Sorry James, there was indeed a lot of clutter in the BM courtyard around the Round Reading Room - not least the bookstacks of 1857 often referred to as the "iron library", and later accretions - but "enclosed up to the cornice"? No.

Aerial pictures before the Foster work clearly show the gap around the edges. As do construction site photos as work began, looking across the court, showing the elevations to the courtyard very clearly. Exposed to the elements, and well weathered.

You'll find these and much else in "Building the British Museum" by Marjorie Caygill and Christopher Date, published by the BM itself.

It's always best to cross-check what comes out of the Foster publicity machine.
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Postby Paul Clerkin » Mon Jan 21, 2002 9:49 am

So what do people think now?
I see Shane O'Toole (yesterday Sunday Times) and Frank McDonald (saturday Irish Times) both seemed to like it...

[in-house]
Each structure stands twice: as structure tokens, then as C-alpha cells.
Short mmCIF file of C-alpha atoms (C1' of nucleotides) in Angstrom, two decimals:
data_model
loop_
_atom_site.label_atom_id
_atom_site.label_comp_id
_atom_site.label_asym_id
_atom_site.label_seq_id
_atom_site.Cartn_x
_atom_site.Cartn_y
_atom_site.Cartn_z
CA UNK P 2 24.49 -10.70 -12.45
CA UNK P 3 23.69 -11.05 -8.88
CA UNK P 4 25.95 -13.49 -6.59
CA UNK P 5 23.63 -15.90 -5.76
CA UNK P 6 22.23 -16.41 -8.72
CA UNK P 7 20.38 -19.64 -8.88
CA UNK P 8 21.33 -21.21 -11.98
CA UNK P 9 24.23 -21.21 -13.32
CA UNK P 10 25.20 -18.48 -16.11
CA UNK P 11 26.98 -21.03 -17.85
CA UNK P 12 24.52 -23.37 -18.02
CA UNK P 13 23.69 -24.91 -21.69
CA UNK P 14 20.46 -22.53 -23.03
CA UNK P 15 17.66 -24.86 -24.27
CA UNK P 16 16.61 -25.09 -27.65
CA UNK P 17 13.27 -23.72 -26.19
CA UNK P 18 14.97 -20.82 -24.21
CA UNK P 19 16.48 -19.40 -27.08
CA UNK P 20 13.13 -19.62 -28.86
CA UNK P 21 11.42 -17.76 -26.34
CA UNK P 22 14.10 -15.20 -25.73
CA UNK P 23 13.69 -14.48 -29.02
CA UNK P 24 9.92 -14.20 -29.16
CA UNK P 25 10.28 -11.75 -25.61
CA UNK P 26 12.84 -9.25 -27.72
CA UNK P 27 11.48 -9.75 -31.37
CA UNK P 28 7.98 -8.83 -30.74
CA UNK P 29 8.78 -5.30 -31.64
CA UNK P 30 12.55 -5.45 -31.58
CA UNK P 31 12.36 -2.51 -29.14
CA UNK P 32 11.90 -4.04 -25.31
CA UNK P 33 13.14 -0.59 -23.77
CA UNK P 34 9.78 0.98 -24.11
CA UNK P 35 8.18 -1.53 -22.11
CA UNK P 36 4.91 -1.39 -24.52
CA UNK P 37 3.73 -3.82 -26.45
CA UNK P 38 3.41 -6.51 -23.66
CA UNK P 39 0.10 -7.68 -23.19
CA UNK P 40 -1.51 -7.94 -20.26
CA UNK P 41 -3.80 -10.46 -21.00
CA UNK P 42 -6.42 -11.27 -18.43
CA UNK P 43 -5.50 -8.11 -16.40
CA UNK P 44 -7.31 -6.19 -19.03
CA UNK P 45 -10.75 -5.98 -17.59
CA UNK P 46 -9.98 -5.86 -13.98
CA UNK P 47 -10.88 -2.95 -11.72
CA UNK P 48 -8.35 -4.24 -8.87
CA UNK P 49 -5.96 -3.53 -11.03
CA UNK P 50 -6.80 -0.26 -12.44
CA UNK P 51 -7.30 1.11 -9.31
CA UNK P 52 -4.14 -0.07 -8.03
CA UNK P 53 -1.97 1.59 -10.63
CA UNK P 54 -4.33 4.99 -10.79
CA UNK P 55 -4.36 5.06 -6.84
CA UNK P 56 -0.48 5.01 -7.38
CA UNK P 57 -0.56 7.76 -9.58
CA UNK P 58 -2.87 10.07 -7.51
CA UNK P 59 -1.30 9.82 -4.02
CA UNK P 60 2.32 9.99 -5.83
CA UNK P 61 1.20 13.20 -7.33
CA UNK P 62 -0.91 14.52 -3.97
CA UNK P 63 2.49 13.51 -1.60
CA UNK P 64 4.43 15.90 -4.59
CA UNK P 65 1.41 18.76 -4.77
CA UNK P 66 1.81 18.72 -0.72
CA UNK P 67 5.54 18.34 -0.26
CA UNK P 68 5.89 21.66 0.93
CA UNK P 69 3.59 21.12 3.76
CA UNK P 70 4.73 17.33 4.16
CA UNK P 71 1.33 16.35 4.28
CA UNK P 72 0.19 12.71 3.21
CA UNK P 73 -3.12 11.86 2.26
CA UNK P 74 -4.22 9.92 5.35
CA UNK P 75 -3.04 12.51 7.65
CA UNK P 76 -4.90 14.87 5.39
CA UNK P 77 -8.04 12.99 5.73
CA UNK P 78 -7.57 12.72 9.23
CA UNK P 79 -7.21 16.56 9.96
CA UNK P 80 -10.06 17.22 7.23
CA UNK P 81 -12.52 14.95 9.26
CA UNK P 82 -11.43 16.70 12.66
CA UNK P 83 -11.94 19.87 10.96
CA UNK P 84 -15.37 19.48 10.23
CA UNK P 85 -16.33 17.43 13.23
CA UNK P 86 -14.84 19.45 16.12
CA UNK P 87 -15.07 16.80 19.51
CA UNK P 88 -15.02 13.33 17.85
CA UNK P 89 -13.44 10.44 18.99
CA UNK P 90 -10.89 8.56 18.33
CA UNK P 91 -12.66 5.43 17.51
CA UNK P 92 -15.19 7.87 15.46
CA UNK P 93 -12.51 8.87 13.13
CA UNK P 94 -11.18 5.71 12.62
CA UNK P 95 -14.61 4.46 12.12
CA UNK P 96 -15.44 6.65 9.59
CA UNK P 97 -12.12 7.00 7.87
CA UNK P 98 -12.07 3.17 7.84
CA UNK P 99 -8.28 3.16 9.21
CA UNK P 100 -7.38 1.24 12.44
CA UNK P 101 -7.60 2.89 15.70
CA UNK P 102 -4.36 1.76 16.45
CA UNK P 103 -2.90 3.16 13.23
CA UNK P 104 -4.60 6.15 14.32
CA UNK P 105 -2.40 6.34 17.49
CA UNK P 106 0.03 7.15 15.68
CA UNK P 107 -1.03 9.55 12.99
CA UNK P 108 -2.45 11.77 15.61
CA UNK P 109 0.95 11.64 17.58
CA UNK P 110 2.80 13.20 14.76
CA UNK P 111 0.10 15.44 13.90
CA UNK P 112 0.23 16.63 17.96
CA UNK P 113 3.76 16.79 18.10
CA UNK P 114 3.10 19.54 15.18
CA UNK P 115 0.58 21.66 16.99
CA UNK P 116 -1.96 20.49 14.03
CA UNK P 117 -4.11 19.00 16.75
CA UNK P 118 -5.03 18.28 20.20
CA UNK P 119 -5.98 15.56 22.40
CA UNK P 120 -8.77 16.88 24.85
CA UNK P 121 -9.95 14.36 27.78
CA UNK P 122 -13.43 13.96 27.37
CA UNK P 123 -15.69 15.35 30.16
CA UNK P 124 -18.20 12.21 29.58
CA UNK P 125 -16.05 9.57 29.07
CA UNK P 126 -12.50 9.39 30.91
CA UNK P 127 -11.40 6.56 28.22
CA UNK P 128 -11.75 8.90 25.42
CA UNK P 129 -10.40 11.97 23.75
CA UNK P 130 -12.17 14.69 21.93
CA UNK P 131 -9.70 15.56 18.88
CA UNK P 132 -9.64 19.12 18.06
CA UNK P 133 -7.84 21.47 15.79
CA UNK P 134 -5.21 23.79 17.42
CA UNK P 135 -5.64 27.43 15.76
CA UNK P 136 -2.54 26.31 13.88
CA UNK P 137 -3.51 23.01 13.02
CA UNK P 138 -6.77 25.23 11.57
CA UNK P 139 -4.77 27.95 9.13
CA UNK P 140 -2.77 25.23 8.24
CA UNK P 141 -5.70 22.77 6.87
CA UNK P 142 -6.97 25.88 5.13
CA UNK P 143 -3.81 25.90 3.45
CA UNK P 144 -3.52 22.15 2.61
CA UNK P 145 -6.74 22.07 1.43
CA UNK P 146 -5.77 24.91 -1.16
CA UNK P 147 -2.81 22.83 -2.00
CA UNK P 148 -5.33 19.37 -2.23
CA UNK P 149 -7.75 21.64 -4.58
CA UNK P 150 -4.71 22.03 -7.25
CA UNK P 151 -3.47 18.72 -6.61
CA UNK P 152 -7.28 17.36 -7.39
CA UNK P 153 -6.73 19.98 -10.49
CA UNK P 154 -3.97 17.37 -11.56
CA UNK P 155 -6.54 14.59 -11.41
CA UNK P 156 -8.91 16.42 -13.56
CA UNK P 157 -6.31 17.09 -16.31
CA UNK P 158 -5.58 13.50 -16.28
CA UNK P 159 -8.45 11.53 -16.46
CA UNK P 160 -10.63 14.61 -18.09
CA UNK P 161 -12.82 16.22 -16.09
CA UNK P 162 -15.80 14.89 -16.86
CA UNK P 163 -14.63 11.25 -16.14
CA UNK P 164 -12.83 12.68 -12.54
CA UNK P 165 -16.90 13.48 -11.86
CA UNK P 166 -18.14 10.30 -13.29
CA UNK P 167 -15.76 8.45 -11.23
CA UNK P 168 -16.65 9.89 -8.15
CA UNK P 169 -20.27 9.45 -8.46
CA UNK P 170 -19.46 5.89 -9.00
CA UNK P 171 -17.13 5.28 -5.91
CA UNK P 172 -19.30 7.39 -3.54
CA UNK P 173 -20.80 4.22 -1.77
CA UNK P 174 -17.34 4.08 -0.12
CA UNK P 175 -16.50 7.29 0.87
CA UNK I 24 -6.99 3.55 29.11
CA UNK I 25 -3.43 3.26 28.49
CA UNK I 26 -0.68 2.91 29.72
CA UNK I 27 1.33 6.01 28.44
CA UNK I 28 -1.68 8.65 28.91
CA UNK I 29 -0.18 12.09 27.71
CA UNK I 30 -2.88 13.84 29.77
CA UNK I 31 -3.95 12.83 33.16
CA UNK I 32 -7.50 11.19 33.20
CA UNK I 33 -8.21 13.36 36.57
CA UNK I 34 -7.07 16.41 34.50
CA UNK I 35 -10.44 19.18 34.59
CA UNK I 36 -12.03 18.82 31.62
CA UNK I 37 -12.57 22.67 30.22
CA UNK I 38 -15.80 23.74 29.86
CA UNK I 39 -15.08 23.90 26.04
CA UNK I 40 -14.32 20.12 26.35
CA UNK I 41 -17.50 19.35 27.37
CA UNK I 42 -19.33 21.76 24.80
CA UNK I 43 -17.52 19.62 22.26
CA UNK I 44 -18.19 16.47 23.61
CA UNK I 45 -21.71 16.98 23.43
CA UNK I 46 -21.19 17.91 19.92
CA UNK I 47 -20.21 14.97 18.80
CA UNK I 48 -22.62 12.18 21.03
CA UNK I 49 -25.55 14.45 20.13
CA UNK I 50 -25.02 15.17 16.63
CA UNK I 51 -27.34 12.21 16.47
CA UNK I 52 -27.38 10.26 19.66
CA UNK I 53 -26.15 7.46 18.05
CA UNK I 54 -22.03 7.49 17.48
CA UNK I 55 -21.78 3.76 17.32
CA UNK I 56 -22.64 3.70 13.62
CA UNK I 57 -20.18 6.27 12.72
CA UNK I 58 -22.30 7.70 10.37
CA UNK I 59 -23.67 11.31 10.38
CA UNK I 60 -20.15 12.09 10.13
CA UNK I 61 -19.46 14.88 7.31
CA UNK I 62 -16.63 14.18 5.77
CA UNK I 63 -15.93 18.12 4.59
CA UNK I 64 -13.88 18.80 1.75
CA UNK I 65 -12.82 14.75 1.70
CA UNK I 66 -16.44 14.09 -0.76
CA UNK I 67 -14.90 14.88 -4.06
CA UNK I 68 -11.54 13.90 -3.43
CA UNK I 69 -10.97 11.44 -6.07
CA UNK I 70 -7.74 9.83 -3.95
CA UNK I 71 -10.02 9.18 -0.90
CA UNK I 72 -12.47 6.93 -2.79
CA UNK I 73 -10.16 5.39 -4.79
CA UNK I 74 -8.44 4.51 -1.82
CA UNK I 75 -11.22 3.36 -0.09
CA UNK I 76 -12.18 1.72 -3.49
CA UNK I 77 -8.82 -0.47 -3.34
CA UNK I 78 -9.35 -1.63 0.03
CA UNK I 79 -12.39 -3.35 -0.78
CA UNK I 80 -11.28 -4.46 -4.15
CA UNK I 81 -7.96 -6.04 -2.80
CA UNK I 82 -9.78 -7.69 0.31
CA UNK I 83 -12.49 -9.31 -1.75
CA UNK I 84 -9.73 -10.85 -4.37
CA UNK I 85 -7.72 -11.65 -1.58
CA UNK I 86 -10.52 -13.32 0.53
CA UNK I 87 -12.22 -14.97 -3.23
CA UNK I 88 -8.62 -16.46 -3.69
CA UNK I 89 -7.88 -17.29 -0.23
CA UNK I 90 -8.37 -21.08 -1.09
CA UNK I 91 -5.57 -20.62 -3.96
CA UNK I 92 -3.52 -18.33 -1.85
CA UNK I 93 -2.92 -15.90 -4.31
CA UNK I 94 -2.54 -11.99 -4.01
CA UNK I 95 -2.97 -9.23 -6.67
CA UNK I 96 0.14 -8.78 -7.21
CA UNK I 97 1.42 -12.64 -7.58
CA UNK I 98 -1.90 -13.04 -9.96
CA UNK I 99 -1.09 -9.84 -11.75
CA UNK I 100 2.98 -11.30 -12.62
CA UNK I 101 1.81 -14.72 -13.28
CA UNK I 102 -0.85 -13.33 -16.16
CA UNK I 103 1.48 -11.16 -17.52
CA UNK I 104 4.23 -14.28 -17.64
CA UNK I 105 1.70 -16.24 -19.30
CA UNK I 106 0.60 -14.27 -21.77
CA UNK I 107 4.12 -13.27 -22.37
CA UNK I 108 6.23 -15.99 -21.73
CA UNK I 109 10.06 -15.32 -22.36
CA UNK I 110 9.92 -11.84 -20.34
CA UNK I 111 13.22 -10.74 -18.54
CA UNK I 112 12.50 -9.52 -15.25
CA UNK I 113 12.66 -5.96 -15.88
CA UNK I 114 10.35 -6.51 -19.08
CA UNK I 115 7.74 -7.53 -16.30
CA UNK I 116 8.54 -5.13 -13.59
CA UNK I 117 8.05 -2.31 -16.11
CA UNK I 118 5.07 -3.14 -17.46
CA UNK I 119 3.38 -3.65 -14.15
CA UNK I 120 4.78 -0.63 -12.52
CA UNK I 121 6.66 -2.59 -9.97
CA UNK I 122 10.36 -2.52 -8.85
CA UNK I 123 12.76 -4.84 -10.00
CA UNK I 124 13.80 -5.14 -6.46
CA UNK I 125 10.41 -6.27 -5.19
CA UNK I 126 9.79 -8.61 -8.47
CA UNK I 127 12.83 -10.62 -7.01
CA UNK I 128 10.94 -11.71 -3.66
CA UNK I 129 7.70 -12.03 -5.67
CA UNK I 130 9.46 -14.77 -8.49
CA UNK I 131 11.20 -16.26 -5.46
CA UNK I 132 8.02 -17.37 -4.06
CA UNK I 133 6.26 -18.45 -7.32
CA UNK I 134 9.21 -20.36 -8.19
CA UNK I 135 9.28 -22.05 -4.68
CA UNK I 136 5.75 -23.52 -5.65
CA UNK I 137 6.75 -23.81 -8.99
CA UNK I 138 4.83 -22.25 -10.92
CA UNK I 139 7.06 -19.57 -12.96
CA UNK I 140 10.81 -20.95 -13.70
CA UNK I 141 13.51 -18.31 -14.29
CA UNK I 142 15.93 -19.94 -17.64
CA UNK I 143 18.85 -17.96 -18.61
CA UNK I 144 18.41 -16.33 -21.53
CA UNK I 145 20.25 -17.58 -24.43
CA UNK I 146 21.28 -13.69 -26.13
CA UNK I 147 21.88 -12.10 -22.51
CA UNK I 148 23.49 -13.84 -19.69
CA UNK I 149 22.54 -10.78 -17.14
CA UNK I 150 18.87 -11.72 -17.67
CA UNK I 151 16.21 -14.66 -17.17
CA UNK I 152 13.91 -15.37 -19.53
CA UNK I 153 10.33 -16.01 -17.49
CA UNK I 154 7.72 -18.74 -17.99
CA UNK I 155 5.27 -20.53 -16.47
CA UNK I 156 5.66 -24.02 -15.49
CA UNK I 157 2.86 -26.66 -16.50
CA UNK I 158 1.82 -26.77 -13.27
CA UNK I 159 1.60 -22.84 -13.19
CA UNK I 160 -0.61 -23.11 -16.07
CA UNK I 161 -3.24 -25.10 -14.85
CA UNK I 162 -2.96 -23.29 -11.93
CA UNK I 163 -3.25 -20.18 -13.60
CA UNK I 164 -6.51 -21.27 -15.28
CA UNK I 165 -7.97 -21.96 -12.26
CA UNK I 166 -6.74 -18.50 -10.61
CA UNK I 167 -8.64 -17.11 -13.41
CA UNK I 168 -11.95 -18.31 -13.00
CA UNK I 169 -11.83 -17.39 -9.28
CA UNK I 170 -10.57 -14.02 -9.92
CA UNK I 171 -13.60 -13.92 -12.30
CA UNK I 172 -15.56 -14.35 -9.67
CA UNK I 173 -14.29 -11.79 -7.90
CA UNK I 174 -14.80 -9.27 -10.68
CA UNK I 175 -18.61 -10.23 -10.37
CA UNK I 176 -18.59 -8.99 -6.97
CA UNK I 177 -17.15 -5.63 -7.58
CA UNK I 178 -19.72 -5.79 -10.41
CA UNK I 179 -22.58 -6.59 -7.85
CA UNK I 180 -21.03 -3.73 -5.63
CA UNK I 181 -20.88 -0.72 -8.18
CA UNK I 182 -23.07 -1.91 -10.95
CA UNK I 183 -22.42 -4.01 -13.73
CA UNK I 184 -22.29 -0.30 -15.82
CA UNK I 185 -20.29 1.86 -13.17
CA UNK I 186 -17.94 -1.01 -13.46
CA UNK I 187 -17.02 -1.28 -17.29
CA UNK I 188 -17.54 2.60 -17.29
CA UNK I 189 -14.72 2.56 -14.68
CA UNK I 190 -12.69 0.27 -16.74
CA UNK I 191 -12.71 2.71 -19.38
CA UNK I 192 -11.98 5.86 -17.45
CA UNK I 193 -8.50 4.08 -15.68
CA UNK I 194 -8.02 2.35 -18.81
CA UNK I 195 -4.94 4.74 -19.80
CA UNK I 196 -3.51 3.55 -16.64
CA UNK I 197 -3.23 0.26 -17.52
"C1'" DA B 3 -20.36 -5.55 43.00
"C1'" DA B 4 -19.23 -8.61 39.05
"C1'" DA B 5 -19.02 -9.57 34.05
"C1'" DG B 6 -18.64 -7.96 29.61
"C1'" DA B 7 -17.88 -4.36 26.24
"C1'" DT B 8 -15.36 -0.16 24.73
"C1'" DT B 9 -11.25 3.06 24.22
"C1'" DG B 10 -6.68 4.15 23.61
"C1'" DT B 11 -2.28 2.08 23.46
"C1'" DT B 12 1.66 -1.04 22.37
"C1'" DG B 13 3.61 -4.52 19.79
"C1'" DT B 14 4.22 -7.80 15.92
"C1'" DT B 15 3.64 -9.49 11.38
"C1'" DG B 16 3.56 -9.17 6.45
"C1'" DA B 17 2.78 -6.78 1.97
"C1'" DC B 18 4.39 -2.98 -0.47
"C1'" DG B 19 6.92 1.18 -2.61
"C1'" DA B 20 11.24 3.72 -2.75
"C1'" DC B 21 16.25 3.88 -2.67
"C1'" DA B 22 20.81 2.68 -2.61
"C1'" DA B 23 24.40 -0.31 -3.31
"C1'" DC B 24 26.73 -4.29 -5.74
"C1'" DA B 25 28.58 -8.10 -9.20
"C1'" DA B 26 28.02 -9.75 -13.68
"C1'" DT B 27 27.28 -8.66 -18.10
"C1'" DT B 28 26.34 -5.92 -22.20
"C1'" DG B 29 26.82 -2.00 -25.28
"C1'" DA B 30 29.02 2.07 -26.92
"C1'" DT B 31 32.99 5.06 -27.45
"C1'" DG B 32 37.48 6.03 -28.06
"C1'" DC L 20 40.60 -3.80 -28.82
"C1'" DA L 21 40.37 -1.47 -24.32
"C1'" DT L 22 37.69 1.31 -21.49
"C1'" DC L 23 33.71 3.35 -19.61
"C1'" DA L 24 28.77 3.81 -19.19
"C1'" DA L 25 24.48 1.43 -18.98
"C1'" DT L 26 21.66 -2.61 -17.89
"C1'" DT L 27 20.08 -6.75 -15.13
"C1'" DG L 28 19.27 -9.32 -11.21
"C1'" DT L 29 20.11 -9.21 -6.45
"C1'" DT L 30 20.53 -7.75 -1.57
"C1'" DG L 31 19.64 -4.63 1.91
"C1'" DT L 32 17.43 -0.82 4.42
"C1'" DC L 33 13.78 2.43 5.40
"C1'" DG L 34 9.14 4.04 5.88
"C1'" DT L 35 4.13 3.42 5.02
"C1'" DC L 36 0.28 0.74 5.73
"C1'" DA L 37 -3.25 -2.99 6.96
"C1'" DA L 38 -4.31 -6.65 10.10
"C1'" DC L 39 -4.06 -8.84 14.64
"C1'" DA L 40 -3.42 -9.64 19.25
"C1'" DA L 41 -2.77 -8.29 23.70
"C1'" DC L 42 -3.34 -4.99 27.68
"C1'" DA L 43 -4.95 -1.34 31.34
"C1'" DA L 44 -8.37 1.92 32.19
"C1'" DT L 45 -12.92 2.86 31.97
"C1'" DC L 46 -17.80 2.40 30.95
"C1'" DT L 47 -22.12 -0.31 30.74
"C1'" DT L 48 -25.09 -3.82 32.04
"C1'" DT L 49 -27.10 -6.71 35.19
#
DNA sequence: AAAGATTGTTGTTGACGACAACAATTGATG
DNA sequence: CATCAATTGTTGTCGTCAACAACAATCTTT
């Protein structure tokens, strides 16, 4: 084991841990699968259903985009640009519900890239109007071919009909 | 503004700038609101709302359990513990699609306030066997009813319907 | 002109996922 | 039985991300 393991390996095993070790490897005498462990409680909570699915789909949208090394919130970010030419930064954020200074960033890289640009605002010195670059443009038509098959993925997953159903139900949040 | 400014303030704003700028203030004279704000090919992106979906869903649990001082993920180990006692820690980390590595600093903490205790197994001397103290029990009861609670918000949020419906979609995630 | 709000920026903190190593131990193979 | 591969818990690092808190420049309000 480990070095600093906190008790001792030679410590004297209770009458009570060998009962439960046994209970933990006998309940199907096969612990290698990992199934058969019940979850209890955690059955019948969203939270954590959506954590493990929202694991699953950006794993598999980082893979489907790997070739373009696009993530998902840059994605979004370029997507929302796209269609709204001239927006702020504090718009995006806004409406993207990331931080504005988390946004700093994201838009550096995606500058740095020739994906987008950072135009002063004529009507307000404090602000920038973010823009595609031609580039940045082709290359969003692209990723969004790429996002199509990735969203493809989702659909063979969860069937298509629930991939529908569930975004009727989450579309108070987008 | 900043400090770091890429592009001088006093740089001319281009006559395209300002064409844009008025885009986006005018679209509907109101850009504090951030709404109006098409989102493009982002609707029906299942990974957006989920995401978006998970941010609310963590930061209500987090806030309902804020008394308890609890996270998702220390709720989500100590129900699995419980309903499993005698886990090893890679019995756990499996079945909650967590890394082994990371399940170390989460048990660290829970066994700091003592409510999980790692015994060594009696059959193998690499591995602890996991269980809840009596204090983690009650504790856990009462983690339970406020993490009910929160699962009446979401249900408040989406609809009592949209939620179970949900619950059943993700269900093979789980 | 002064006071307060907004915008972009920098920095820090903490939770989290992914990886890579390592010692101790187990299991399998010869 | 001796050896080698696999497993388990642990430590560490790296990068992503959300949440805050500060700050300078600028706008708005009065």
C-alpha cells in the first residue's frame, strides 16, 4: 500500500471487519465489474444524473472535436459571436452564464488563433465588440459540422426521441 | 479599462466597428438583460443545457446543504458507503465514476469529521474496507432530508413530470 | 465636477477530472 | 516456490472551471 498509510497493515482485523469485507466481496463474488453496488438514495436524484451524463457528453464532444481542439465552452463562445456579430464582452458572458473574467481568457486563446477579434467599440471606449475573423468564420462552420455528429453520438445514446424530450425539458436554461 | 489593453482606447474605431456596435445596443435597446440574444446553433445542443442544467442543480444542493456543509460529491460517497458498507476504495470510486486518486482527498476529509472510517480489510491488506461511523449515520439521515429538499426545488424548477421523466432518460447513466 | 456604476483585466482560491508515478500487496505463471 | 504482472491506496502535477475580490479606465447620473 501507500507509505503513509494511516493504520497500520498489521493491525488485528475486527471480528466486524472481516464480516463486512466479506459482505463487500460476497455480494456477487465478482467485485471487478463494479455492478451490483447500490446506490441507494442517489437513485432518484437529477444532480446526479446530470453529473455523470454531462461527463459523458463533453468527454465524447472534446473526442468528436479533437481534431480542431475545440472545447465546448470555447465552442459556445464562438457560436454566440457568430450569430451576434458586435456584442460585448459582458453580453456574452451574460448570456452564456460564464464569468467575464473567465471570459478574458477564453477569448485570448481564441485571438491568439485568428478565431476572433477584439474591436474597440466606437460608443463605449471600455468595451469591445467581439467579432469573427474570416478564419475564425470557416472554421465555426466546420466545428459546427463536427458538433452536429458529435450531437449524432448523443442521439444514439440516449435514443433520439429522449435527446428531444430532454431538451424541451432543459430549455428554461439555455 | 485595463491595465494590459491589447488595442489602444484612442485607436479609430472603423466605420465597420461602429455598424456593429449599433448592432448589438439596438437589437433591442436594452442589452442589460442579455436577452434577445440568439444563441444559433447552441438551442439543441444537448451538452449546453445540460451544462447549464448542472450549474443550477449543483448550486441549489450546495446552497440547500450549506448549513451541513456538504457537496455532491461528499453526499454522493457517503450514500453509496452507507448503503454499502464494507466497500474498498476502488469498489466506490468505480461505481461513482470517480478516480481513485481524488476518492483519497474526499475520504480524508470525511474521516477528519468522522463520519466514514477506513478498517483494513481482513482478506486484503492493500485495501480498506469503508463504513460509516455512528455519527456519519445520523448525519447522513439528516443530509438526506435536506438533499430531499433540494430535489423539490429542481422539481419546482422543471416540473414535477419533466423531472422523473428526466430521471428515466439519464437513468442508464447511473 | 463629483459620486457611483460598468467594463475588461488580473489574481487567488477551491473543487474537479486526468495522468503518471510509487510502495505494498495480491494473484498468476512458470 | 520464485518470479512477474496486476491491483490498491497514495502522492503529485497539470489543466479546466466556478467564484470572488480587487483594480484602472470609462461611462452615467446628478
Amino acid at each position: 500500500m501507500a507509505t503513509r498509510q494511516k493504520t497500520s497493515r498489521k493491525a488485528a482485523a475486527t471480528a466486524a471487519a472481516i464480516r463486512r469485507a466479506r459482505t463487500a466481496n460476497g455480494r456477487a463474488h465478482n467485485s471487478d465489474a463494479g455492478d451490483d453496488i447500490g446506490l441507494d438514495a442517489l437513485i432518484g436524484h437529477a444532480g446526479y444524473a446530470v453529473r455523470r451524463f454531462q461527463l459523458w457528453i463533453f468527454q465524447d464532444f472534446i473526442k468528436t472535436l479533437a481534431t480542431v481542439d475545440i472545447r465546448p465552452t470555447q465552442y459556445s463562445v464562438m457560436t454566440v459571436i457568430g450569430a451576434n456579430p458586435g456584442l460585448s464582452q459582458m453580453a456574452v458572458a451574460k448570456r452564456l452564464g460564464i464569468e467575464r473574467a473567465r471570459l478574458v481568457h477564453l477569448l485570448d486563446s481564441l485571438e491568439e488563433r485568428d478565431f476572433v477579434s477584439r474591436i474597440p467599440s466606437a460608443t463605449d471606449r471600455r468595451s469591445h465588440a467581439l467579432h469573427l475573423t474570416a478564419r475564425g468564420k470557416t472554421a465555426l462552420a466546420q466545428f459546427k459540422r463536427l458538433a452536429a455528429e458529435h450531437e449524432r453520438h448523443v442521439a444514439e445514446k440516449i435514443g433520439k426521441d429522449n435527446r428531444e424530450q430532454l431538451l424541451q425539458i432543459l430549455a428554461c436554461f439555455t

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Postby BM » Mon Jan 21, 2002 11:28 am

I think the interiors look intresting but that they may have succumbed to the same over-designing that weakened their Museum of Scotland scheme in Edinburgh. While the spaces in the Scottish building are undoubtedly impressive, the architects have a tenedency to cover every surface (lift shafts, reception desks as well as principal walls) with these 'random' slits and openings. In some cases they frame views and work quite successfully bit they generally give the impression of being far too arbitrary and tend to dilute the overall sense of space by distracting the eye. I see from the photos of the Clare St. extension that these seem to feature porminently again but I hope that they won't weaken it to the extent that they do in Edinburgh.
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Postby GregF » Mon Jan 21, 2002 4:21 pm

......Can't wait to see the new National Gallery extension and the new Impressionist Exhibition it houses too, all the big guns are there ....Monet, Renoir, etc.....great for the city of Dublin, making us feel that bit more European.